COTS software challenges in the military electronics market

CONFIDENTIAL. Every month the McHale Report will host an online roundtable with experts from the defense electronics industry – from major prime contractors to defense-component suppliers. Each roundtable will explore topics important to the embedded electronics market. This month we discuss the outlook for embedded COTS software in the defense electronics market.

This month’s panelists are David Egts, Chief Technologist, U.S. Public Sector at ; Robert Dewar, Cofounder and president of AdaCore; David Barnett, Vice President of Products & Markets at RTI; Greg Rose, Vice President of Marketing and Product Management at DDC-I; and Chip Downing, Senior Director, Business Development, Aerospace and Defense at Wind River Systems.

MCHALE REPORT: Not withstanding the increase in the FY 2016 budget request, sequestration and cutbacks in the Department of Defense (DoD) budget in recent years has created a push toward more commonality. How does this trend affect the demand for COTS software?

EGTS: Reduced funding forces a focus on the mission and optimization everywhere else. Over time, this optimization resulted in the transition away from a myriad of expensive Unix variants to , but still the number of Linux variants proliferated. With further cutbacks, programs have often focused on standardizing on one Linux variant that’s commercially supported. Not only does this free the program to focus on the mission and let a COTS vendor do the support, the program has a larger talent pool of COTS-certified employment candidates to draw from. Further, certification and accreditation (C&A) is a lot easier with a standardized operating environment.

DEWAR: The push for more commonality is indeed related to the demand for COTS software; the answer is, however, not simple. On the one hand, developing highly specialized non-COTS software leads away from commonality. On the other hand, COTS software tends to move rapidly and be oriented to the latest version with latest features, and not so much to the maintenance of old legacy versions. For long-lived DoD projects, this means that the mere fact that several projects nominally use the same COTS software may not mean that much if different projects use different versions with different patch levels, etc.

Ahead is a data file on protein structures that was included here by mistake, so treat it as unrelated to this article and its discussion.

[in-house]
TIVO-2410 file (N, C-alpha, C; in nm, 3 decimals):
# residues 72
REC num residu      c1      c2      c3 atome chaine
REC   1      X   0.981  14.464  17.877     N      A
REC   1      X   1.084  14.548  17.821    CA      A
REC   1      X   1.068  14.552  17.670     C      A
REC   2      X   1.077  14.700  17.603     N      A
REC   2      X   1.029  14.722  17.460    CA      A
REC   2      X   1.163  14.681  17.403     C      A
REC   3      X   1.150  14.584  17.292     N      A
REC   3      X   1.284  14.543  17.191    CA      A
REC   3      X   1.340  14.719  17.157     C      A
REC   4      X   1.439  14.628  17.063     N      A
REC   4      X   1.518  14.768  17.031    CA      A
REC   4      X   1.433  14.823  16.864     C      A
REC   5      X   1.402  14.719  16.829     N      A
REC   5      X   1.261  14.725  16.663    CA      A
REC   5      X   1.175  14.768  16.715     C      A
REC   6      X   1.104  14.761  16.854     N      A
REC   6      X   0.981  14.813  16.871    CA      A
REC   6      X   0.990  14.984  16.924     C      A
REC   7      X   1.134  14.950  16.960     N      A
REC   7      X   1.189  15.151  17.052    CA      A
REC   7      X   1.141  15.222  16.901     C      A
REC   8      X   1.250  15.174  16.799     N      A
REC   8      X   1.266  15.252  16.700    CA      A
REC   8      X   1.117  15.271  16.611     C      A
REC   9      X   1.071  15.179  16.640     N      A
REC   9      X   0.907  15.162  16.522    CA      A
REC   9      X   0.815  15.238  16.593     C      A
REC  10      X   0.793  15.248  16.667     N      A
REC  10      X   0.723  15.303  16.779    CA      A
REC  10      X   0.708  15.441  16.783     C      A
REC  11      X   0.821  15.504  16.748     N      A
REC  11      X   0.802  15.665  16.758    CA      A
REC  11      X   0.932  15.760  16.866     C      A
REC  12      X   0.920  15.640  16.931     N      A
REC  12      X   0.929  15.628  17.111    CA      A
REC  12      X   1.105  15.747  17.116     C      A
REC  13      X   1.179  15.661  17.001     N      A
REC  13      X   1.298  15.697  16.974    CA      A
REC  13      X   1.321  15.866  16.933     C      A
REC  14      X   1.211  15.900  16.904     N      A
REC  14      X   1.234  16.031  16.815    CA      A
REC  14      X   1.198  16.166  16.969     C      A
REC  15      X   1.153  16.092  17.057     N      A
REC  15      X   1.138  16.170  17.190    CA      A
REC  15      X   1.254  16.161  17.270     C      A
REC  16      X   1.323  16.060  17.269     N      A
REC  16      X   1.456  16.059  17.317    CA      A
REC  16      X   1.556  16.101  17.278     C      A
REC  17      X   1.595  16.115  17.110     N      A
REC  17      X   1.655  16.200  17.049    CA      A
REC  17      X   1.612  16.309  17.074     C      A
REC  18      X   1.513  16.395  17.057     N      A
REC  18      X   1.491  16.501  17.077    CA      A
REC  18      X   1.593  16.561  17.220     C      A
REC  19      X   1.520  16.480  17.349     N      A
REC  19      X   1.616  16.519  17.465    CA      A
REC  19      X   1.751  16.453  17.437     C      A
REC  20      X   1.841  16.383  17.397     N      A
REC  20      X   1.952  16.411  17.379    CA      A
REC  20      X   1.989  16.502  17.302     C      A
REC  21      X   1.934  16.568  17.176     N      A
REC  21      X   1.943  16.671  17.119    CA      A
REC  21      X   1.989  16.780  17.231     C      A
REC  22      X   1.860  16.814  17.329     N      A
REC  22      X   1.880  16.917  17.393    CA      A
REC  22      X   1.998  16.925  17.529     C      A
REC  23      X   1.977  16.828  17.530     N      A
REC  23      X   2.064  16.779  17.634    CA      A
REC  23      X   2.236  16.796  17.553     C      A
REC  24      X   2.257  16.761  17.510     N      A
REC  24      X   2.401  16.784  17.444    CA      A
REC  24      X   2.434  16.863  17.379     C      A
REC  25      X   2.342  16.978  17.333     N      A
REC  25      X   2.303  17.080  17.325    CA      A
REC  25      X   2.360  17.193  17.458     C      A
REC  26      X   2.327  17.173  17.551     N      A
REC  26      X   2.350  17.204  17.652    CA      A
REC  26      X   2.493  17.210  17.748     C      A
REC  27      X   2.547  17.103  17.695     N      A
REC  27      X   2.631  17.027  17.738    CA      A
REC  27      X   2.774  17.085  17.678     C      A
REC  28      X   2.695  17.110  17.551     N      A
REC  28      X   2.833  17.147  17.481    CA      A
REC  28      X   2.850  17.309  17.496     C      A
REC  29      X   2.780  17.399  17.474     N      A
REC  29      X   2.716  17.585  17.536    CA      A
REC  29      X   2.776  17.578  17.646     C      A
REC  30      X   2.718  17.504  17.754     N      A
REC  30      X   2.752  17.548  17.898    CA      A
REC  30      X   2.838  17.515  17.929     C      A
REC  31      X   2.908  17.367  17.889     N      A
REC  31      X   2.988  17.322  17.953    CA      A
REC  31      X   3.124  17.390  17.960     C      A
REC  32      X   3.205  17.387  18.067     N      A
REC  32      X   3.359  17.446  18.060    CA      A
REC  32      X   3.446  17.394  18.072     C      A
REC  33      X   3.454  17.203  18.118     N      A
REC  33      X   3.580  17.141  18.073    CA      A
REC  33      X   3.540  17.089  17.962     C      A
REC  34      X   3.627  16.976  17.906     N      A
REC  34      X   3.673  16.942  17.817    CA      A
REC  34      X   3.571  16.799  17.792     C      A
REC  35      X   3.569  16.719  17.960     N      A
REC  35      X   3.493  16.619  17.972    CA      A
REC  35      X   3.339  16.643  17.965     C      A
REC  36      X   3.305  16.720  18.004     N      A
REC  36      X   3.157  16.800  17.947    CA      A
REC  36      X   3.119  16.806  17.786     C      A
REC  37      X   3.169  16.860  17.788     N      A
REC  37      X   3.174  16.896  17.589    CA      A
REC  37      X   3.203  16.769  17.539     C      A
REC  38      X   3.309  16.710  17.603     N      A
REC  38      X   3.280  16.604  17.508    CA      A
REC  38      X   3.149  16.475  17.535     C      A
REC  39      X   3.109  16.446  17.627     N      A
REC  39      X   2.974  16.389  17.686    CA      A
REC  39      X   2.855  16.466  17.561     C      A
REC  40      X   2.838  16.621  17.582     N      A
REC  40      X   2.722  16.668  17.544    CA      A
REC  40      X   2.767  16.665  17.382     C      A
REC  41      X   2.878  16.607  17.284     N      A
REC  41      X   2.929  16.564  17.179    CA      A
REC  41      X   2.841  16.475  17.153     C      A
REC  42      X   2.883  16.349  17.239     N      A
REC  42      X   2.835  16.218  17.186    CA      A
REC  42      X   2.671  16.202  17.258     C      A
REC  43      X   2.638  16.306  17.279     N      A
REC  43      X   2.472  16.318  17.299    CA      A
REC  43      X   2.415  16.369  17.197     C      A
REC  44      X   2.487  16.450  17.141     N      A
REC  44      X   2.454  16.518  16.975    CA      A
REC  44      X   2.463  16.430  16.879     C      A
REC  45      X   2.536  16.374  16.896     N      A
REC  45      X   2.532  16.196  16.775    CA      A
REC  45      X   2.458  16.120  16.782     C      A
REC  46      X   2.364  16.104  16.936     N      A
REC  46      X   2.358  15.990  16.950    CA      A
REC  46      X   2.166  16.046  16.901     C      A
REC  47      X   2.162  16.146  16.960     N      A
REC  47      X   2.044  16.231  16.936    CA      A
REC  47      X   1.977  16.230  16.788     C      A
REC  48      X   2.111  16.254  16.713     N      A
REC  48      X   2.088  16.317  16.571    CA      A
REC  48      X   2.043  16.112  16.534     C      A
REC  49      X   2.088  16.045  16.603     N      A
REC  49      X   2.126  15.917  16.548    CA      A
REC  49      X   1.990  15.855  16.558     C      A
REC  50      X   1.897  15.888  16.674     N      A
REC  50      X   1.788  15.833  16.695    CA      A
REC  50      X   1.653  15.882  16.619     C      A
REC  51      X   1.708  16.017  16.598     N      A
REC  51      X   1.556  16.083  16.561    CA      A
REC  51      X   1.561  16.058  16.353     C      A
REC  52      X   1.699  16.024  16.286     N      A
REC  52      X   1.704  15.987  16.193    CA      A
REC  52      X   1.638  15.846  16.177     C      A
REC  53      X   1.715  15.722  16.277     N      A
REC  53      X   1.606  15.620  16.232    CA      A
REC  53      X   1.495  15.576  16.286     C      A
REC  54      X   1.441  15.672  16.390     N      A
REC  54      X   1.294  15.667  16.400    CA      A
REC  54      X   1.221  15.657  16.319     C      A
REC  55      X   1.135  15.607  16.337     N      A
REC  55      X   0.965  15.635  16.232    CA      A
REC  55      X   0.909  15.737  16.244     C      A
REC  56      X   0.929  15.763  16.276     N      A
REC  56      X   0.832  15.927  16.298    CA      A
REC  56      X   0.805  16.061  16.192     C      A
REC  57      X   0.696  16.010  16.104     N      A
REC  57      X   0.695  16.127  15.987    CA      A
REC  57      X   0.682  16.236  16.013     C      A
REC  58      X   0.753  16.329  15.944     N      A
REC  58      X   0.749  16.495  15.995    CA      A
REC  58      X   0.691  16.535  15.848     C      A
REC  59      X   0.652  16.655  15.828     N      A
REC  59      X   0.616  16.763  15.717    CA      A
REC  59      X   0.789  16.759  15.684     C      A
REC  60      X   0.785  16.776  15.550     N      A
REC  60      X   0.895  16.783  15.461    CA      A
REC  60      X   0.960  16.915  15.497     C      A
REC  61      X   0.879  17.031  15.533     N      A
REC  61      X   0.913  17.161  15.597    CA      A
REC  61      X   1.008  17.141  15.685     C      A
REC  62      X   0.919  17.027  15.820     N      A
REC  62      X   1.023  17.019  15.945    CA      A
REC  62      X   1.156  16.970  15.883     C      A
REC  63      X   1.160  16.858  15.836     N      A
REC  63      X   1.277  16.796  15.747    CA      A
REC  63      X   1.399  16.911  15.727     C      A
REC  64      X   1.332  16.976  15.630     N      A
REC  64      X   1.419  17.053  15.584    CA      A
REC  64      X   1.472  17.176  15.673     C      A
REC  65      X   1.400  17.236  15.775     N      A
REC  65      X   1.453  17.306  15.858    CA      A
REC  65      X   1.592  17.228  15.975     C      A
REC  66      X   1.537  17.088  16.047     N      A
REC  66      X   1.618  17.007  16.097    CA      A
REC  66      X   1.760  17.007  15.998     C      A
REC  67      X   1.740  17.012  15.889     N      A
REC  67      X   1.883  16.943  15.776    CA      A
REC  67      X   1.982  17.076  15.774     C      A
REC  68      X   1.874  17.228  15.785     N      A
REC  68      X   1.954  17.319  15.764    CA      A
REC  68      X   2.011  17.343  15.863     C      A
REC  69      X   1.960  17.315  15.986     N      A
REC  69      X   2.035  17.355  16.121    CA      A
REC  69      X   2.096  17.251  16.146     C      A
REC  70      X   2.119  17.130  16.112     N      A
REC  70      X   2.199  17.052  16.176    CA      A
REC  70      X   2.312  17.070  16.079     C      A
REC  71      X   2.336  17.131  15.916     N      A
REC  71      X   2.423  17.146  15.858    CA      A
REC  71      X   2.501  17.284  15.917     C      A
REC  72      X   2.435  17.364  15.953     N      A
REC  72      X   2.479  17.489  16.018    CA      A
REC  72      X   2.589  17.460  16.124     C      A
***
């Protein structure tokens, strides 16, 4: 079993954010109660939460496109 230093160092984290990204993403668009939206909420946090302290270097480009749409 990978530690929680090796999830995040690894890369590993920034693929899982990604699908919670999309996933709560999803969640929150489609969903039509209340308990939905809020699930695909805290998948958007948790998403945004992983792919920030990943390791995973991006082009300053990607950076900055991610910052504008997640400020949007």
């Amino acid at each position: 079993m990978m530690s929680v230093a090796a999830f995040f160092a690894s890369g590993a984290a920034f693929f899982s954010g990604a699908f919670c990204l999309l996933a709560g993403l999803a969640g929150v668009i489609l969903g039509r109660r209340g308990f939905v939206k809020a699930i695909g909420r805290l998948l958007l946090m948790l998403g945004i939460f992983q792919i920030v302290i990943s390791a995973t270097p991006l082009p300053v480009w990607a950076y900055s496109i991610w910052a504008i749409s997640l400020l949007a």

BARNETT: RTI’s software is primarily used to implement an open architecture. So most of the demand is driven by the push toward commonality – specifically, DoD’s goal to have open, modular systems with more reusable and interchangeable components.

ROSE: Interoperability and modularity are key to software commonality. In recent years, government and industry have come together to enhance interoperability and modulatory by fostering software standards such as ARINC 653 and FACE (Future Airborne Capabilities Environment), which embraces both ARINC 653 and POSIX. These two standards enhance software commonality by defining standardized interfaces and architectures that facilitate interoperability and reuse. Together, these standards provide a foundation for a COTS-software ecosystem that enhances profitability for suppliers while lowering cost, easing integration, and maximizing reuse for customers.

DOWNING: Any trend towards more commonality for widely used software will always increase the demand for COTS software. If there is industry/customer demand for a common interface or platform, this demand will drive more vendors to supply solutions for this platform, with differentiators that distinguish their software product from competitors. In a highly-connected and/or Internet-of-Things (IoT) environment, having common components and applications interfaces is a core requirement of a living IoT ecosystem, and these standards enable a wider range of solutions from a larger supplier base Standards like Future Airborne Capability Environment (FACE) drive the foundation of IoT systems.

MCHALE REPORT: Some in the DoD engineering community still get nervous when they hear the term “COTS software,” fearing it comes with the Windows “blue screen of death.” How does COTS software today combat those perceptions?

EGTS: The “blue screen of death” is often encountered when poorly tested third-party drivers are added to systems. If these drivers are for a product with a limited addressable market, the testing pool consists of the vendor and this small community of users. If the code is proprietary, only the vendor can view, develop, debug, and improve upon it. This is literally a recipe for disaster when lives are on the line.

Two things can be done to address these problems: First, the code should be open-sourced. This way, not only the vendor can view, develop, debug, and improve upon the code, but the DoD engineering community can help too, resulting in a better product. In the book “The Cathedral and the Bazaar,” this concept is defined as Linus’s Law, where “given enough eyeballs, all bugs are shallow.”